In the 1960s, Asian economies were sometimes compared with flying geese.
As Japan ascended the manufacturing value chain — into electronics, for example — then Taiwan or South Korea could move into the textile market left behind. The result was development by echelon, like migrating birds. But if automation and robotics can now compete with even the cheapest labour then these opportunities will never open up. Developing countries will either have to find a new growth model via services or be forever stuck selling commodities.
Such fears are mistaken. It is more likely that Bangladesh heralds the start of a new wave of industrialisation in poor countries; one that will, in time, extend even to sub-Saharan Africa.
Researchers at the UN confirm that the share of manufacturing and manufacturing jobs in the average developing economy has fallen. But for developing economies as a whole, they find the share of manufacturing and manufacturing jobs is ata record level. In other words, it is not that there is less manufacturing going on, or that robots are doing it all. Rather, all the manufacturing has become heavily concentrated in one place, causing a loss of industry everywhere else. That place, of course, is China. The geese were trying to migrate across China but getting gunned down by its formidable comparative advantage in making things.
If other manufacturers are to grow, they must displace this industrial giant, and Bangladesh suggests that is now possible. China’s factories are investing heavily in automation and robotics in order to raise productivity and stay competitive as local wages rise. But there is little reason to think it will work any better than it did for the rich countries China itself displaced in the 1990s.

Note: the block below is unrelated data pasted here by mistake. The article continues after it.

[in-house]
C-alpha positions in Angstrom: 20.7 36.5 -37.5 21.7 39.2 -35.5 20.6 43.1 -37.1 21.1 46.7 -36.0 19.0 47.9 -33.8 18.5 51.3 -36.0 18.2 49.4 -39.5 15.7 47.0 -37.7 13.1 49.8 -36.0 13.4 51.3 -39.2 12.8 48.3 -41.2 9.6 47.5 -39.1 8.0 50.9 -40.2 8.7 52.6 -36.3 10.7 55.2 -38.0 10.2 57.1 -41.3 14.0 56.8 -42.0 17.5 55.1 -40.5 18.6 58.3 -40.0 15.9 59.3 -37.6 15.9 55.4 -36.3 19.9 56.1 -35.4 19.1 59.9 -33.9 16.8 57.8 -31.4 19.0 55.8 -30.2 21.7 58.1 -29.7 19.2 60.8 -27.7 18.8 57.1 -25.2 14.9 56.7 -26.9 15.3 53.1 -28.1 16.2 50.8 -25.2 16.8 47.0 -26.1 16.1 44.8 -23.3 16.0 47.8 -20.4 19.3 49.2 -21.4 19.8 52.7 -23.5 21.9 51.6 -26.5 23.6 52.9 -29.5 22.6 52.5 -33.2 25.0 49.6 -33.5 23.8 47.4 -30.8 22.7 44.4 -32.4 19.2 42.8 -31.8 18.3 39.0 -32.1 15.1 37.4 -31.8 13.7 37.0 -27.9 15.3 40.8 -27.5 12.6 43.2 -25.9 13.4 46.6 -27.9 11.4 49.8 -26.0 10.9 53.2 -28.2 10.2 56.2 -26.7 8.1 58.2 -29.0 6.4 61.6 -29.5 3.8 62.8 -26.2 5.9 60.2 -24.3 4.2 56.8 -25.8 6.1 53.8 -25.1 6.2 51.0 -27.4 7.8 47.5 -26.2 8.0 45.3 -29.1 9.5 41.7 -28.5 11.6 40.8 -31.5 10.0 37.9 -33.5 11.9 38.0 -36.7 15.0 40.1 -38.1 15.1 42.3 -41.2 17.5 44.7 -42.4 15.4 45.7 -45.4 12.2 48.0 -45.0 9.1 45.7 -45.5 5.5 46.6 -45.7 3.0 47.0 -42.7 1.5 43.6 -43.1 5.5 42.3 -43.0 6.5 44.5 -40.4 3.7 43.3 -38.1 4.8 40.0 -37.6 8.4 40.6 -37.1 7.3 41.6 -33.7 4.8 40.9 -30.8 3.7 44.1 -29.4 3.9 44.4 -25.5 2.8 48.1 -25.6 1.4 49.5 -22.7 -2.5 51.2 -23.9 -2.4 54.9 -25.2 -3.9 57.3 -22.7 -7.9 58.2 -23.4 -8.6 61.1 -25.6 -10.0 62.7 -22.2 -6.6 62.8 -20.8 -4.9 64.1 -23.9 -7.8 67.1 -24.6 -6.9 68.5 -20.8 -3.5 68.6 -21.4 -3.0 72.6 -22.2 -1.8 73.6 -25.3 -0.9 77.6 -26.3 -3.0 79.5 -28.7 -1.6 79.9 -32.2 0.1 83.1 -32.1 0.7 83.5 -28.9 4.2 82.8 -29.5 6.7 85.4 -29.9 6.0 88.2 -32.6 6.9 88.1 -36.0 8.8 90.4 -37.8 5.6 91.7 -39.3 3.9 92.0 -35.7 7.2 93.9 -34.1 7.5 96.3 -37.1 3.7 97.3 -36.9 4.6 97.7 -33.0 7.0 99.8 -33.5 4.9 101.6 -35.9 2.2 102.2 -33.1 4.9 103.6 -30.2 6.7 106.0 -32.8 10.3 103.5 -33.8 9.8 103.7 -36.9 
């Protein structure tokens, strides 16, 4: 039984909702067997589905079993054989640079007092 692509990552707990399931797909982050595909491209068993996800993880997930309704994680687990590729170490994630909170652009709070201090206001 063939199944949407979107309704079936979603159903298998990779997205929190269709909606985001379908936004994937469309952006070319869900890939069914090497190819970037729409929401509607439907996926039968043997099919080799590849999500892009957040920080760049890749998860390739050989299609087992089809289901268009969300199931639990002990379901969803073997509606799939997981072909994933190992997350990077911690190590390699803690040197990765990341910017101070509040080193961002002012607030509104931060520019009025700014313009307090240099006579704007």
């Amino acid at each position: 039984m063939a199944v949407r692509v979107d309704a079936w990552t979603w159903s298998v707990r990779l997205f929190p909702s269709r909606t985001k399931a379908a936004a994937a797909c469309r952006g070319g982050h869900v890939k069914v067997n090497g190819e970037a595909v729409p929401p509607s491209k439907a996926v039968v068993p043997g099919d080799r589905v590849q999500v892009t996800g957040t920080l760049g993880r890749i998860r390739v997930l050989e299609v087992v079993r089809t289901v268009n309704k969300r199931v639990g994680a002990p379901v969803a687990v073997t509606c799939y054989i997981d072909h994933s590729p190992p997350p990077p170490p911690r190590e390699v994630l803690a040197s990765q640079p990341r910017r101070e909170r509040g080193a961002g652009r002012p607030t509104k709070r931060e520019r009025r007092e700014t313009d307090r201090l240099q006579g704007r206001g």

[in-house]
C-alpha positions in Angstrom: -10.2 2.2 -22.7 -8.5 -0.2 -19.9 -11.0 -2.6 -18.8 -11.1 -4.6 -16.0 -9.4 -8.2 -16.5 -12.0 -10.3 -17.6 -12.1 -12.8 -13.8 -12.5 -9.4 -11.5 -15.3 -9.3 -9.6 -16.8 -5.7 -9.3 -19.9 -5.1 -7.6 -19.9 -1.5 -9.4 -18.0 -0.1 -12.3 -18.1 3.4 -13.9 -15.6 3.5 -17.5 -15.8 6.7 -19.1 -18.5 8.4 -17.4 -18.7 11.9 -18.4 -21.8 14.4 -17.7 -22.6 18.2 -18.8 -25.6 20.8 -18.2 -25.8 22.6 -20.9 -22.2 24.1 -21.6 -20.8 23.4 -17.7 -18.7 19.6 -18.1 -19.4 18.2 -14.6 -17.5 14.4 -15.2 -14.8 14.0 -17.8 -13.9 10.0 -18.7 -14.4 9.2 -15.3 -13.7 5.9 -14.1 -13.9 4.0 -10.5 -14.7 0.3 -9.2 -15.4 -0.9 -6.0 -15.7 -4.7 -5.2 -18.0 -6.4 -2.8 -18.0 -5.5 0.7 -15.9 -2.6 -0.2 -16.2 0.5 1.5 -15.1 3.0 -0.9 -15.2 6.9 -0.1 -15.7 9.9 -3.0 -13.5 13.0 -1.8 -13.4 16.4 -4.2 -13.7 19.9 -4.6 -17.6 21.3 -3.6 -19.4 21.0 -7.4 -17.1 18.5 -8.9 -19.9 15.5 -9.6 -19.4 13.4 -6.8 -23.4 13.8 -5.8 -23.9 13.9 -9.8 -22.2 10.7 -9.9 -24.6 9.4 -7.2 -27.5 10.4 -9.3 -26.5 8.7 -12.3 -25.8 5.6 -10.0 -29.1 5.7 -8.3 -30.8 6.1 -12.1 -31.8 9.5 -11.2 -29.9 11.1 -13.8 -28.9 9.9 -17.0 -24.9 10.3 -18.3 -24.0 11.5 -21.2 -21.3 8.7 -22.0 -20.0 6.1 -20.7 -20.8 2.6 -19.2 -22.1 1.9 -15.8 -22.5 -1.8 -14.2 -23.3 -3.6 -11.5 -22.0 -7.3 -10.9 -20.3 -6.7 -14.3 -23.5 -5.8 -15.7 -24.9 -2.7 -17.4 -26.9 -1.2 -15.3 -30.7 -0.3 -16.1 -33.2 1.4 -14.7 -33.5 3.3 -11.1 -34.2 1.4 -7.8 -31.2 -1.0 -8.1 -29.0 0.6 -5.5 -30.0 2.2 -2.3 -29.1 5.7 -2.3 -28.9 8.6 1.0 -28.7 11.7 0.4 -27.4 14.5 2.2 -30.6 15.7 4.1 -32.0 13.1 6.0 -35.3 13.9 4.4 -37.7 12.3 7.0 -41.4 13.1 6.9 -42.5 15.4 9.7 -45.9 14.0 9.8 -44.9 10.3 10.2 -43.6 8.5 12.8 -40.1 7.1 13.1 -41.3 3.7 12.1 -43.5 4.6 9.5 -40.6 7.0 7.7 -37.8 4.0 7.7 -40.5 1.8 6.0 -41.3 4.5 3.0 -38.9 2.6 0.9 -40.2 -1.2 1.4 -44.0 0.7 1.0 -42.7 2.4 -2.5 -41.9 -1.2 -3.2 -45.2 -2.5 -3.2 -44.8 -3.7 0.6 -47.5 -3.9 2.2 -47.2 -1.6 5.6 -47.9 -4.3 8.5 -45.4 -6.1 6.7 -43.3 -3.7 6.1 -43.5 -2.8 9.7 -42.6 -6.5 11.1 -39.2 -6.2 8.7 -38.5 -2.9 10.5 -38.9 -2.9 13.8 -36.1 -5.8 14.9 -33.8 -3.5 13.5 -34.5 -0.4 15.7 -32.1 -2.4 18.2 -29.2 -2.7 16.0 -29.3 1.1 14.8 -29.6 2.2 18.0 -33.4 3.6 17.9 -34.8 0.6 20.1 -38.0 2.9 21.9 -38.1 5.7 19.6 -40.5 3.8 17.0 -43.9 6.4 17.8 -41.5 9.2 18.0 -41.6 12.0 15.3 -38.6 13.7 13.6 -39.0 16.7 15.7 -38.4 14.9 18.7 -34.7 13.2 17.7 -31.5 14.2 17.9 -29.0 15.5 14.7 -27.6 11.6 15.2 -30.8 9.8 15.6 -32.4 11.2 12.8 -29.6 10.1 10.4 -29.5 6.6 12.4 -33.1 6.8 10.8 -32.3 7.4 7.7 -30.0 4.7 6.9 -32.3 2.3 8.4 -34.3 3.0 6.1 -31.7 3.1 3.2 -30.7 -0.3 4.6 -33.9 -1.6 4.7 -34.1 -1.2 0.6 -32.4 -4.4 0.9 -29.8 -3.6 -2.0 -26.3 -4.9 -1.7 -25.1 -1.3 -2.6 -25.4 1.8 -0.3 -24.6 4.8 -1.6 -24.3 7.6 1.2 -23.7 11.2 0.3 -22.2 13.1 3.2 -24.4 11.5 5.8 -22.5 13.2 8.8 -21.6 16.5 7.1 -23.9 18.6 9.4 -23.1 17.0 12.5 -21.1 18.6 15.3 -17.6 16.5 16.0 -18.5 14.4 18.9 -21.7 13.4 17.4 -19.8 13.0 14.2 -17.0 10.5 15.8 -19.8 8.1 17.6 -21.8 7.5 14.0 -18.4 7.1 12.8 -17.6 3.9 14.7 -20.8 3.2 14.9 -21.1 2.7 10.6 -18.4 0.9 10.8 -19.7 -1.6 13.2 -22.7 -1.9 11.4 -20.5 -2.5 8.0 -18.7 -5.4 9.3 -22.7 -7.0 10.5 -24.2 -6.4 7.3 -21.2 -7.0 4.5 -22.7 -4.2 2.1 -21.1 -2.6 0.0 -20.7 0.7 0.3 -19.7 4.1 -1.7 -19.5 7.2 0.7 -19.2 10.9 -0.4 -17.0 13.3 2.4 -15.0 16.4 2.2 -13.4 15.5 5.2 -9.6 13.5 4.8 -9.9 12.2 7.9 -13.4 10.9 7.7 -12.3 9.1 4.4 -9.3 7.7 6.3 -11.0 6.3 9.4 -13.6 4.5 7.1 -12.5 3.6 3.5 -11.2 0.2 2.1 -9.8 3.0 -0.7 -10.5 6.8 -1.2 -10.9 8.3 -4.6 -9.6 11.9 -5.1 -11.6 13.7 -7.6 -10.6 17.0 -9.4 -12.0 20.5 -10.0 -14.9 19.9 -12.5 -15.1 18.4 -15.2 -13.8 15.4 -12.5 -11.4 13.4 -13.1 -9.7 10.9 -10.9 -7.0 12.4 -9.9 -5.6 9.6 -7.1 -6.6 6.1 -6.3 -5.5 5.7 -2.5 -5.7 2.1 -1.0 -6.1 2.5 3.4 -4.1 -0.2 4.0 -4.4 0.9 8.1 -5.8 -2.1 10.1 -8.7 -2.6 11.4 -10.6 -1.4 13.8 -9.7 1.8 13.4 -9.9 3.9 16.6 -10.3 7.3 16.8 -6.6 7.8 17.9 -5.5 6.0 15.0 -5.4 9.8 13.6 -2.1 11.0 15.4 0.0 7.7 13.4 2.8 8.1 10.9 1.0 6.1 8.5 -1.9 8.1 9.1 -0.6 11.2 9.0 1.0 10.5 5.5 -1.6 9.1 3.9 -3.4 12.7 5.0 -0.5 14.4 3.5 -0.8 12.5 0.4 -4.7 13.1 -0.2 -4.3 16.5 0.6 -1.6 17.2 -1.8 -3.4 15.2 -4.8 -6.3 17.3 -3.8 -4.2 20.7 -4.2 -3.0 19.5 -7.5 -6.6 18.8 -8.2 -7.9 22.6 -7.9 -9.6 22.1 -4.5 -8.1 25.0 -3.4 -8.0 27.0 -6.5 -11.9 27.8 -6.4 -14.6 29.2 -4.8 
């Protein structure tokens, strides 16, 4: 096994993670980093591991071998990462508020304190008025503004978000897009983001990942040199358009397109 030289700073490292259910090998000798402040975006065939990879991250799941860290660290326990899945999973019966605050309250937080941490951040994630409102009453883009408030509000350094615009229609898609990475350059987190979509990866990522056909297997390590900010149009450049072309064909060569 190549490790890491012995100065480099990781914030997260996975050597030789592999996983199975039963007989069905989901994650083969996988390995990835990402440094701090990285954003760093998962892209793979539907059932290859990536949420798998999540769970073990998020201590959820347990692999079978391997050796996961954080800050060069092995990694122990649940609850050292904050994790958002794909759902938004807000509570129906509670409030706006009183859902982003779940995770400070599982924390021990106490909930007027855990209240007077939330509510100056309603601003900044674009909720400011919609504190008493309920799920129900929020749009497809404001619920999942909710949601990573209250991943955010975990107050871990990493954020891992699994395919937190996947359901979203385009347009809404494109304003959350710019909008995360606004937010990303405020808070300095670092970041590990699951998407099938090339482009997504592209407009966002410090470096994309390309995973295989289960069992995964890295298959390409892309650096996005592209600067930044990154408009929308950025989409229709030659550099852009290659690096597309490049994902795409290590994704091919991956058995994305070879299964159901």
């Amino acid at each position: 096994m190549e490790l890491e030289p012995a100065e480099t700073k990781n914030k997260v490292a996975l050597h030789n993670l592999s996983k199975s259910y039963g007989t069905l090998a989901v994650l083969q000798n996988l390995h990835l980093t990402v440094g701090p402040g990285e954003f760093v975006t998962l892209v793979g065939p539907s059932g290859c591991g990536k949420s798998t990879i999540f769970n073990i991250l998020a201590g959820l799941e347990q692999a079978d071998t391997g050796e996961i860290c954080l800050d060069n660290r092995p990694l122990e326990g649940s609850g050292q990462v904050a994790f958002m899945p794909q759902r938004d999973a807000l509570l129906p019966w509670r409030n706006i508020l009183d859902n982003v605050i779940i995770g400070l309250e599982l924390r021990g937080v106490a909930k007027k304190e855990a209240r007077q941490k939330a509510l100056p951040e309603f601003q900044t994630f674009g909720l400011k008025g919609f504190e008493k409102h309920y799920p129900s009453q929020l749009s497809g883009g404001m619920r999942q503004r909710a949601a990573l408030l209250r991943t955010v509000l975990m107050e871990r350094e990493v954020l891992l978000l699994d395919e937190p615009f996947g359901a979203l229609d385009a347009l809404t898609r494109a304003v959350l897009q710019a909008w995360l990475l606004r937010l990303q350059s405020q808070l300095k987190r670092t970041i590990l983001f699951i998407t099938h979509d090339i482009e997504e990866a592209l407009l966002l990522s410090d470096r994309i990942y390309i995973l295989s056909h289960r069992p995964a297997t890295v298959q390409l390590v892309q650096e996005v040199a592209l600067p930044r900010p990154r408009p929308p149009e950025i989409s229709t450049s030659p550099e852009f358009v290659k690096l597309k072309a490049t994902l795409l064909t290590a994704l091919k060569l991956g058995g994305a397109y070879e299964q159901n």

Robotics technology has moved forwards but fully automated production lines are still vastly expensive and difficult to adjust. For that reason, robots are little used beyond automobiles and electronics, where the volumes are high enough. Robots are decades away from displacing skilful human fingers willing to work for dollars a day in an industry where customer demand changes as quickly as clothing.
If China’s population stops making cheap clothes but wear more of them, it will mean the available market is larger than ever in history. China had hundreds of millions of rich consumers in Europe, the US and Japan to sell to in the 1980s. Now there are billions of people buying clothes, shoes and toys. Whatever automation there is, bigger markets will offset it.
For the global economy, Bangladesh and others offer fresh growth with less reliance on China.
There are important implications for prices in advanced countries. One cause of low global inflation is the impact of China’s entry into global markets. The rise of Bangladesh suggests prices will not pick up as China’s own income rises. There are still others wanting to manufacture their way to wealth — not least in Africa.
Ever since the industrial revolution began in the mid-18th century, manufacturing has been the path from poverty to plenty, and despite a bout of congestion as China followed it, the route is as open as ever. The geese are ready to migrate again.